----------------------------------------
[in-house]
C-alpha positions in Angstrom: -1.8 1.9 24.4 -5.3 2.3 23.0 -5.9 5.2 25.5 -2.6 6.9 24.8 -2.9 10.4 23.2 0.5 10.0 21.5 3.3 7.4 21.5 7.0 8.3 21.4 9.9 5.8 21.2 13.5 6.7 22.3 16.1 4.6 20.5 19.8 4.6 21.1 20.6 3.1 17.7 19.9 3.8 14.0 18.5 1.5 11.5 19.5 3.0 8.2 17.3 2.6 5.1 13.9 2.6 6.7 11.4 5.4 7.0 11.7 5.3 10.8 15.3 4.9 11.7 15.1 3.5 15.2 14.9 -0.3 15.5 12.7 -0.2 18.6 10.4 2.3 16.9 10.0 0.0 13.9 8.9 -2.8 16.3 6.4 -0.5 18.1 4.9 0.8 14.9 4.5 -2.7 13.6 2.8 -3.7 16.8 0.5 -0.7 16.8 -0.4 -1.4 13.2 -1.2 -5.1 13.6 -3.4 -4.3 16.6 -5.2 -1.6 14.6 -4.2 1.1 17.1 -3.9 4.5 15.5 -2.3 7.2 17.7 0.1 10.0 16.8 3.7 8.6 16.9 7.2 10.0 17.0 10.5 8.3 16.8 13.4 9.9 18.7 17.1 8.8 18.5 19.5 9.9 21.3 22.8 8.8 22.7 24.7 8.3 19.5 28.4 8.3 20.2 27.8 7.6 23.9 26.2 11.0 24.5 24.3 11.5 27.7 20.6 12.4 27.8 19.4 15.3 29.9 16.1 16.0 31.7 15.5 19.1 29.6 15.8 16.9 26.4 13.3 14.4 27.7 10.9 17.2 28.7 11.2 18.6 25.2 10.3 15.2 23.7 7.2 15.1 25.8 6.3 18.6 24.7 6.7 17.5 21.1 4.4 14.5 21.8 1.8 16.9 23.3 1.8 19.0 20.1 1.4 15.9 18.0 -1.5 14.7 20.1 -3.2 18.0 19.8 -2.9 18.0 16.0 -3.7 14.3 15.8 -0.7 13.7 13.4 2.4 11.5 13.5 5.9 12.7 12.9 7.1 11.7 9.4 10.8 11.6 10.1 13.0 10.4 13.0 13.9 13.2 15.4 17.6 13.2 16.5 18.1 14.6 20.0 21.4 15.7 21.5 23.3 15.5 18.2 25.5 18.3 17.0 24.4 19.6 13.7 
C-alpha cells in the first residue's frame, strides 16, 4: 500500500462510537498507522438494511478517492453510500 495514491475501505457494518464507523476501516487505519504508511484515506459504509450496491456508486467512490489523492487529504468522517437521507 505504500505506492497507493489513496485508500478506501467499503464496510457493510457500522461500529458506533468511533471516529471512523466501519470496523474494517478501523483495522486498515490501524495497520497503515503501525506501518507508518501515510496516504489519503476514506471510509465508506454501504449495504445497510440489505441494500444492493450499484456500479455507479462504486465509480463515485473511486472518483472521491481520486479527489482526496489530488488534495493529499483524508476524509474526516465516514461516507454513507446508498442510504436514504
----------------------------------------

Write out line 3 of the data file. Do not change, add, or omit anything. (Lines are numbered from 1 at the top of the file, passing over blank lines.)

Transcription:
C-alpha cells in the first residue's frame, strides 16, 4: 500500500462510537498507522438494511478517492453510500 495514491475501505457494518464507523476501516487505519504508511484515506459504509450496491456508486467512490489523492487529504468522517437521507 505504500505506492497507493489513496485508500478506501467499503464496510457493510457500522461500529458506533468511533471516529471512523466501519470496523474494517478501523483495522486498515490501524495497520497503515503501525506501518507508518501515510496516504489519503476514506471510509465508506454501504449495504445497510440489505441494500444492493450499484456500479455507479462504486465509480463515485473511486472518483472521491481520486479527489482526496489530488488534495493529499483524508476524509474526516465516514461516507454513507446508498442510504436514504